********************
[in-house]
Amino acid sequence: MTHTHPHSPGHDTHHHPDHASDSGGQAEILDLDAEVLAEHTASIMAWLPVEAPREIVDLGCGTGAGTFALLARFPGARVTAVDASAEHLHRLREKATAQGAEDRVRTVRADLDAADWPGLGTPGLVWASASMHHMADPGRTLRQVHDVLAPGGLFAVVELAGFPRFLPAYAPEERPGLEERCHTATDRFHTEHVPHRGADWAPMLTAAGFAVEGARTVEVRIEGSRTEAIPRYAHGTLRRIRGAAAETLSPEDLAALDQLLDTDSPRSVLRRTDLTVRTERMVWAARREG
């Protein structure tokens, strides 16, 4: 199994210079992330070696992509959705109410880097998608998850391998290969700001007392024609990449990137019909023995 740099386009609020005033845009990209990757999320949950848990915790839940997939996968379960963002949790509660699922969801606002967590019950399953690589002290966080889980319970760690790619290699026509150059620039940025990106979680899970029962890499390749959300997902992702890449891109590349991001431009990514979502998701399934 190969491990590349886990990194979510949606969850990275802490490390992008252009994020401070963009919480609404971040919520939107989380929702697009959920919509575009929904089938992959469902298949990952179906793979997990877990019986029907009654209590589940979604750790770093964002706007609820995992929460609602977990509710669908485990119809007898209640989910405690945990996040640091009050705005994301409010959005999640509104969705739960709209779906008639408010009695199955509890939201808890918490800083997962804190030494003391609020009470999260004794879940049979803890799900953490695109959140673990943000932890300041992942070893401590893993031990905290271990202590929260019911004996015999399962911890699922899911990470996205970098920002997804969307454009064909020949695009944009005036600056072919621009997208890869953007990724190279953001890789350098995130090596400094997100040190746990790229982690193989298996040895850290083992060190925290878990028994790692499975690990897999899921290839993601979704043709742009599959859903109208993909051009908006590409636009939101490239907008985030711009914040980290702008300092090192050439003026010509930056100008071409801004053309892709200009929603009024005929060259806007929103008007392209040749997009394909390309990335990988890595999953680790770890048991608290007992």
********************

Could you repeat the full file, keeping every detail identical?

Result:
[in-house]
Amino acid sequence: MTHTHPHSPGHDTHHHPDHASDSGGQAEILDLDAEVLAEHTASIMAWLPVEAPREIVDLGCGTGAGTFALLARFPGARVTAVDASAEHLHRLREKATAQGAEDRVRTVRADLDAADWPGLGTPGLVWASASMHHMADPGRTLRQVHDVLAPGGLFAVVELAGFPRFLPAYAPEERPGLEERCHTATDRFHTEHVPHRGADWAPMLTAAGFAVEGARTVEVRIEGSRTEAIPRYAHGTLRRIRGAAAETLSPEDLAALDQLLDTDSPRSVLRRTDLTVRTERMVWAARREG
């Protein structure tokens, strides 16, 4: 199994210079992330070696992509959705109410880097998608998850391998290969700001007392024609990449990137019909023995 740099386009609020005033845009990209990757999320949950848990915790839940997939996968379960963002949790509660699922969801606002967590019950399953690589002290966080889980319970760690790619290699026509150059620039940025990106979680899970029962890499390749959300997902992702890449891109590349991001431009990514979502998701399934 190969491990590349886990990194979510949606969850990275802490490390992008252009994020401070963009919480609404971040919520939107989380929702697009959920919509575009929904089938992959469902298949990952179906793979997990877990019986029907009654209590589940979604750790770093964002706007609820995992929460609602977990509710669908485990119809007898209640989910405690945990996040640091009050705005994301409010959005999640509104969705739960709209779906008639408010009695199955509890939201808890918490800083997962804190030494003391609020009470999260004794879940049979803890799900953490695109959140673990943000932890300041992942070893401590893993031990905290271990202590929260019911004996015999399962911890699922899911990470996205970098920002997804969307454009064909020949695009944009005036600056072919621009997208890869953007990724190279953001890789350098995130090596400094997100040190746990790229982690193989298996040895850290083992060190925290878990028994790692499975690990897999899921290839993601979704043709742009599959859903109208993909051009908006590409636009939101490239907008985030711009914040980290702008300092090192050439003026010509930056100008071409801004053309892709200009929603009024005929060259806007929103008007392209040749997009394909390309990335990988890595999953680790770890048991608290007992």